By ROBERT BURNS, Associated Press
WASHINGTON (AP) — By saying he intends to bargain with Russia over new reductions in nuclear weapons rather than make cuts on his own President Barack Obama is asking for cooperation from a former Cold War foe in no mood to agree.
That doesn't mean the U.S. won't eventually shrink its arsenal beyond what is required by an existing U.S.-Russia treaty that took effect just two years ago. It probably will.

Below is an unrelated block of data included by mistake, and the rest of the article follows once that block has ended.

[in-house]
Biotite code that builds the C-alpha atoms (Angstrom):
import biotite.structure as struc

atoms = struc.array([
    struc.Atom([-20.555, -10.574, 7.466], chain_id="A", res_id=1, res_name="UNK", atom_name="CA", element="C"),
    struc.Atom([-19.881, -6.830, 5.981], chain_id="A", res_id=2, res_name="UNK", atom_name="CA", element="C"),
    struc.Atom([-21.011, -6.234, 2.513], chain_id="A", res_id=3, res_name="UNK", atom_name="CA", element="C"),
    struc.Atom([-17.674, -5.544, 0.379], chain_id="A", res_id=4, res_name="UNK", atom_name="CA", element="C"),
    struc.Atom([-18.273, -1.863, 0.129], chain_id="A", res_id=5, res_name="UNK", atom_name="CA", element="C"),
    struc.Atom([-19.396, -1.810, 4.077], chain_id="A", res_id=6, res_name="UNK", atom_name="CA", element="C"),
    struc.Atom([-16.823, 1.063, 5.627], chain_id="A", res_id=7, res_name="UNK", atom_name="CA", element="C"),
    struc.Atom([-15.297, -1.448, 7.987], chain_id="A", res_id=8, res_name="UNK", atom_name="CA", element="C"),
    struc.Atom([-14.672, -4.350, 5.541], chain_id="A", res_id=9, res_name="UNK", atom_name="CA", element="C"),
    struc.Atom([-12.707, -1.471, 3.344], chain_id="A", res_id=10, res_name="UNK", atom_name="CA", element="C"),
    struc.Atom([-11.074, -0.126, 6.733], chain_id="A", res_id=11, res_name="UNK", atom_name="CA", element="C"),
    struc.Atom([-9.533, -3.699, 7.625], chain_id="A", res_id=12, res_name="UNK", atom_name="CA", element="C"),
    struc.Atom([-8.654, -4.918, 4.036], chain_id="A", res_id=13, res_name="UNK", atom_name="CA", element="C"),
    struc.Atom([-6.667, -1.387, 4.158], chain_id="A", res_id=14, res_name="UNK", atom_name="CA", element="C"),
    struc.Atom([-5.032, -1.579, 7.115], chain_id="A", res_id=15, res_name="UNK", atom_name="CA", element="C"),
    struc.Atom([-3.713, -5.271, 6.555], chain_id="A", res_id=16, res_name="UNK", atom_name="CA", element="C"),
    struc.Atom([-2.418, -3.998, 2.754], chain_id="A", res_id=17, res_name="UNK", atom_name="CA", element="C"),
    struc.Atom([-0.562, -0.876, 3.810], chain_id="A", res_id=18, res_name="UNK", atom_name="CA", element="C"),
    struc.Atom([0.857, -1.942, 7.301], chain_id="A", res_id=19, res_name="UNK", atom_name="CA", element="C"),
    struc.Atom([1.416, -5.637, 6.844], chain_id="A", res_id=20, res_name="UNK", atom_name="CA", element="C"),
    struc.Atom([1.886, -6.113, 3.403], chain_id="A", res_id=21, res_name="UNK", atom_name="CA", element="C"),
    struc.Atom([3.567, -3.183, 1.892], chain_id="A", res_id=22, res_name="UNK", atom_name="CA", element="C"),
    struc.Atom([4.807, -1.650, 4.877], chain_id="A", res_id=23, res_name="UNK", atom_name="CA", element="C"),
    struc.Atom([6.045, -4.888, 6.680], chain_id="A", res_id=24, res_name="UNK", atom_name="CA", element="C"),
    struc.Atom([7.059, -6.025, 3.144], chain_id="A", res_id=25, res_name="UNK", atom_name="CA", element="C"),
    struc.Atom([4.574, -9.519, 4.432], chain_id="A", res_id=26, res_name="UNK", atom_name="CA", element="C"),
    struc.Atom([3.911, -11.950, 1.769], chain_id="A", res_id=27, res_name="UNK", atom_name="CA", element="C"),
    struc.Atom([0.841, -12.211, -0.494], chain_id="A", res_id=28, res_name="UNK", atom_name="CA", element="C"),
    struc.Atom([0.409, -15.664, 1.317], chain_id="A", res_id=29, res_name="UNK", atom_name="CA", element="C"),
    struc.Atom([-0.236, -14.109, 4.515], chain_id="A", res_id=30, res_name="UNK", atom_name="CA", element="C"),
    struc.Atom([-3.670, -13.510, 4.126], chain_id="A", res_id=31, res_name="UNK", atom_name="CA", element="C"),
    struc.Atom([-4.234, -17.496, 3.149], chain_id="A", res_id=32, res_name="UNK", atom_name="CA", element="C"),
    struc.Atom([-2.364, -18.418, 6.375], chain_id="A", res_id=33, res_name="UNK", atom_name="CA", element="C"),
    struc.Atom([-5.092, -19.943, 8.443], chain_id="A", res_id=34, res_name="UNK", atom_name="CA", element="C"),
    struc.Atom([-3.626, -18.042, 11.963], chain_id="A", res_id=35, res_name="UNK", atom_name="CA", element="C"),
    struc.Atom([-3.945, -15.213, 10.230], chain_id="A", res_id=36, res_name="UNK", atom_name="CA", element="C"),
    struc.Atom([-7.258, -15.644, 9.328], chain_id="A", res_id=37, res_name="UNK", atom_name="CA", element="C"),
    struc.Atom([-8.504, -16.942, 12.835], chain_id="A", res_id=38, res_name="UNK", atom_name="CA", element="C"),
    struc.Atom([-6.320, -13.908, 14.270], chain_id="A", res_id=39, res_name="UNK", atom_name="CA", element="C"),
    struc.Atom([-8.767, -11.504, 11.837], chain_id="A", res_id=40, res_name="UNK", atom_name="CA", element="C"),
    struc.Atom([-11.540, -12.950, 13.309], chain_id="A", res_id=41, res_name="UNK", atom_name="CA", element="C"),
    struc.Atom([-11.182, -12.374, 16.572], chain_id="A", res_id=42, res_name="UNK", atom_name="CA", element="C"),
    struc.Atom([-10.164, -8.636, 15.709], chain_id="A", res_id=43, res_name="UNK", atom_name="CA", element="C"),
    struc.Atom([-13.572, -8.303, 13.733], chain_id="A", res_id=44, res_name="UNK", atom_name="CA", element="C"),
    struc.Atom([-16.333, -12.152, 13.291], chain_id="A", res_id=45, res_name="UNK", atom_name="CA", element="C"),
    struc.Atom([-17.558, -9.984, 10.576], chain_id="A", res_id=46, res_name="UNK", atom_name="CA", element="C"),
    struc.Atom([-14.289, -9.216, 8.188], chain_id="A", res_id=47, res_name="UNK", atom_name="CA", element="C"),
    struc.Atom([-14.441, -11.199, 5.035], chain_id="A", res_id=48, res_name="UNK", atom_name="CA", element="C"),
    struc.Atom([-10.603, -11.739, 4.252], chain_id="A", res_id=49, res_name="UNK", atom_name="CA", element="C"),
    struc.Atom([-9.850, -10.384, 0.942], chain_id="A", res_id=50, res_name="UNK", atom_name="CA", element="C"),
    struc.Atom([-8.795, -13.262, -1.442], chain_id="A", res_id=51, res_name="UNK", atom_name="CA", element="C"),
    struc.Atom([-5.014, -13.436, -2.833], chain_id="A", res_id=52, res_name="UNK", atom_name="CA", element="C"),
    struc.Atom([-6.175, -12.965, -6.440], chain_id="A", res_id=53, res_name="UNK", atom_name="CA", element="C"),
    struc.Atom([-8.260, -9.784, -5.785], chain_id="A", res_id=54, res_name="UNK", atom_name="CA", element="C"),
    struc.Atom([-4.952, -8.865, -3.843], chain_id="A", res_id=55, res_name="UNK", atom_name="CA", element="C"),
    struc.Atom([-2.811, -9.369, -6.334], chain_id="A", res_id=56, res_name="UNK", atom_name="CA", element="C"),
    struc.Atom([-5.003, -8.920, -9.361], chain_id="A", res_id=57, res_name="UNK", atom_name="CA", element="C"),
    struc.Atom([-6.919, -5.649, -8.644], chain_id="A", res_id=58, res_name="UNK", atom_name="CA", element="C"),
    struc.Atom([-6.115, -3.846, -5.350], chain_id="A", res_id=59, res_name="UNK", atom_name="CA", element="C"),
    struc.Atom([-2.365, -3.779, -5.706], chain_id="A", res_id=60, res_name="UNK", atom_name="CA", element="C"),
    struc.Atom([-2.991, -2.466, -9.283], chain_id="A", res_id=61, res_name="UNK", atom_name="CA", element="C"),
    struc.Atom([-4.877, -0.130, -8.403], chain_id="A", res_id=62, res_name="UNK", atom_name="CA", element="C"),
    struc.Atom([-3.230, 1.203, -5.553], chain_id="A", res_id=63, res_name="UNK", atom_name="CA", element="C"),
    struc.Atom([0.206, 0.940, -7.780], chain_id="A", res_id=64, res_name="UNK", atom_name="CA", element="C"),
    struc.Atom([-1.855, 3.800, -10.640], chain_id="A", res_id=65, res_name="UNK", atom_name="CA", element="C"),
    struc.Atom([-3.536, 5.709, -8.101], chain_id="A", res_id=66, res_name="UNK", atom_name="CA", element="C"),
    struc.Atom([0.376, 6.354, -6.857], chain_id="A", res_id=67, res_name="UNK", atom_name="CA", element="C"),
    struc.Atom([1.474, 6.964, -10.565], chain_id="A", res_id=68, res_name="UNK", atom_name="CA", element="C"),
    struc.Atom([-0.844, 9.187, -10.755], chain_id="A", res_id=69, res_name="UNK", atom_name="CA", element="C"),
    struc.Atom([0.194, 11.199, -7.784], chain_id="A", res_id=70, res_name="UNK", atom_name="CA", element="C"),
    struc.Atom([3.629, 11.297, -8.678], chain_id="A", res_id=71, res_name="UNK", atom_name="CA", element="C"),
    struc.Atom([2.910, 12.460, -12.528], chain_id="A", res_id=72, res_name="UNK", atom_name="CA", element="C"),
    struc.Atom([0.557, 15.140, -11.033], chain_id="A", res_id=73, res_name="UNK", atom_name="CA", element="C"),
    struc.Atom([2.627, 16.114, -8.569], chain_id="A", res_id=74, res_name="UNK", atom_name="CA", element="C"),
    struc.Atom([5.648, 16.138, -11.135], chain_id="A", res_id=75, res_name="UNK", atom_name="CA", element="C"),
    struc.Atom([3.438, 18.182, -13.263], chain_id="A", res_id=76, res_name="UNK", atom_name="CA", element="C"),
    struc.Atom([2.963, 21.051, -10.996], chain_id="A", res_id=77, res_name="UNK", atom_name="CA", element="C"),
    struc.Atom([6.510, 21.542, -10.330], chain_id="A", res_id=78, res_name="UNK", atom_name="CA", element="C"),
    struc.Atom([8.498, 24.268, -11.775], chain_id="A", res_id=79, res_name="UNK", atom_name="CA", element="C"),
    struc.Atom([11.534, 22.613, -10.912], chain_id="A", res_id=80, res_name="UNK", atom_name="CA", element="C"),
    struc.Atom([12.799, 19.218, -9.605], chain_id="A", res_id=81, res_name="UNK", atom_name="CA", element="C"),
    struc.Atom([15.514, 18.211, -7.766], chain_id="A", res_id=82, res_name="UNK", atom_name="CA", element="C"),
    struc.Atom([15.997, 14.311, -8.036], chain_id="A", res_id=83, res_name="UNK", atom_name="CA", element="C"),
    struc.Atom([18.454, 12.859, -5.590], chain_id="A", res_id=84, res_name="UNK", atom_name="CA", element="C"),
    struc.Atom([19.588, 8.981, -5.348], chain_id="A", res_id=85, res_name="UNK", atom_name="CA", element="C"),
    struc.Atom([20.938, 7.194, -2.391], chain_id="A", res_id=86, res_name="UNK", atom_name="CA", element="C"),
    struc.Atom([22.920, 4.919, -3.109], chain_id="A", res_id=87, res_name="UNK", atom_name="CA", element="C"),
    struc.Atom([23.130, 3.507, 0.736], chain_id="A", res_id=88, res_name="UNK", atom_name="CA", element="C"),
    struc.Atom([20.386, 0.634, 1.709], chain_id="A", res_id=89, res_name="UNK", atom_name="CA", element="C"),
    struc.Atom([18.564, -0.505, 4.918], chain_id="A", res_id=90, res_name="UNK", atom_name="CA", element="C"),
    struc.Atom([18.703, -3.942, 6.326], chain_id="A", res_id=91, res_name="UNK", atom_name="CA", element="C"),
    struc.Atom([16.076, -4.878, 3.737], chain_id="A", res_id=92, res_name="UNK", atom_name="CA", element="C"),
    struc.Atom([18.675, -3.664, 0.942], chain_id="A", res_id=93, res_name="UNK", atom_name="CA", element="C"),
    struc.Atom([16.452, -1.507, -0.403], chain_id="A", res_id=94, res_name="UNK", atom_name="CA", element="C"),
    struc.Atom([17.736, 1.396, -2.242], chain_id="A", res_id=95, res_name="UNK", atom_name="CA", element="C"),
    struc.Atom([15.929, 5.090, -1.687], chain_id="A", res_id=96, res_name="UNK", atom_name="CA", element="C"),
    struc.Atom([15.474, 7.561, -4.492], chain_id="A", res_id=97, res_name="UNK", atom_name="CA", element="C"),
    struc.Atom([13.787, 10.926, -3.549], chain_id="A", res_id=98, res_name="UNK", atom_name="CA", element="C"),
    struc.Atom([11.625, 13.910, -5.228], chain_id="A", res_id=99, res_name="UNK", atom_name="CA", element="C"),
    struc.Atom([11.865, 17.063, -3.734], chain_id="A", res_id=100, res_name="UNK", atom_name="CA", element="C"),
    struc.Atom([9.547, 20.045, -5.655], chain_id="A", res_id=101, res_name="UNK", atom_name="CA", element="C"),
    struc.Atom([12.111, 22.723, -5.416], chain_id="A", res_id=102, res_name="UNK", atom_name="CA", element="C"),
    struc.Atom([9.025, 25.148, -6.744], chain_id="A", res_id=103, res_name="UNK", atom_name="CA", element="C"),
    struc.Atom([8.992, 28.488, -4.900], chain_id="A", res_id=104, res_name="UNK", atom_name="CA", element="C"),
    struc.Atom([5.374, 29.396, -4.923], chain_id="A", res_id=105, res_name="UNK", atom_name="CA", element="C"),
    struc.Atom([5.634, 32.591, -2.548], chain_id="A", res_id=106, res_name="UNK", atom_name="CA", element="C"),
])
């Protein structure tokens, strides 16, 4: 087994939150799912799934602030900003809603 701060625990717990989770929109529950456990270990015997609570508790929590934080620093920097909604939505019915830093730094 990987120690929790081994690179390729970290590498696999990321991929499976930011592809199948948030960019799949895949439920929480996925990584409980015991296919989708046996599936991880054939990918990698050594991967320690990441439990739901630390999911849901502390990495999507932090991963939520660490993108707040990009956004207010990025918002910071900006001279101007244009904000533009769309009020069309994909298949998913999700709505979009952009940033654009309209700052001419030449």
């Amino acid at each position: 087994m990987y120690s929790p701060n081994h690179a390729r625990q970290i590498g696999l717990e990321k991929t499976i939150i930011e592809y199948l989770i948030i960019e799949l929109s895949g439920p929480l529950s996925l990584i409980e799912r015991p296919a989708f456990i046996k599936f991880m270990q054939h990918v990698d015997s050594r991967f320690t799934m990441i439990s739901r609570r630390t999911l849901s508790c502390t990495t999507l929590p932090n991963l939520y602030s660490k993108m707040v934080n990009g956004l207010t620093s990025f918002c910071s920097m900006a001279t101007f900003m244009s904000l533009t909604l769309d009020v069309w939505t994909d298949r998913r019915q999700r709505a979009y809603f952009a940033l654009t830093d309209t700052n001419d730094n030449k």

But it might not happen on Obama's watch.
Obama declared in Berlin on Wednesday that he wants to cut the number of U.S. nuclear arms by another one-third, which would shrink the total to between 1,000 and 1,100 weapons.
He said he would "seek negotiated cuts" with Russia, an approach some nuclear disarmament advocates called a dead end.
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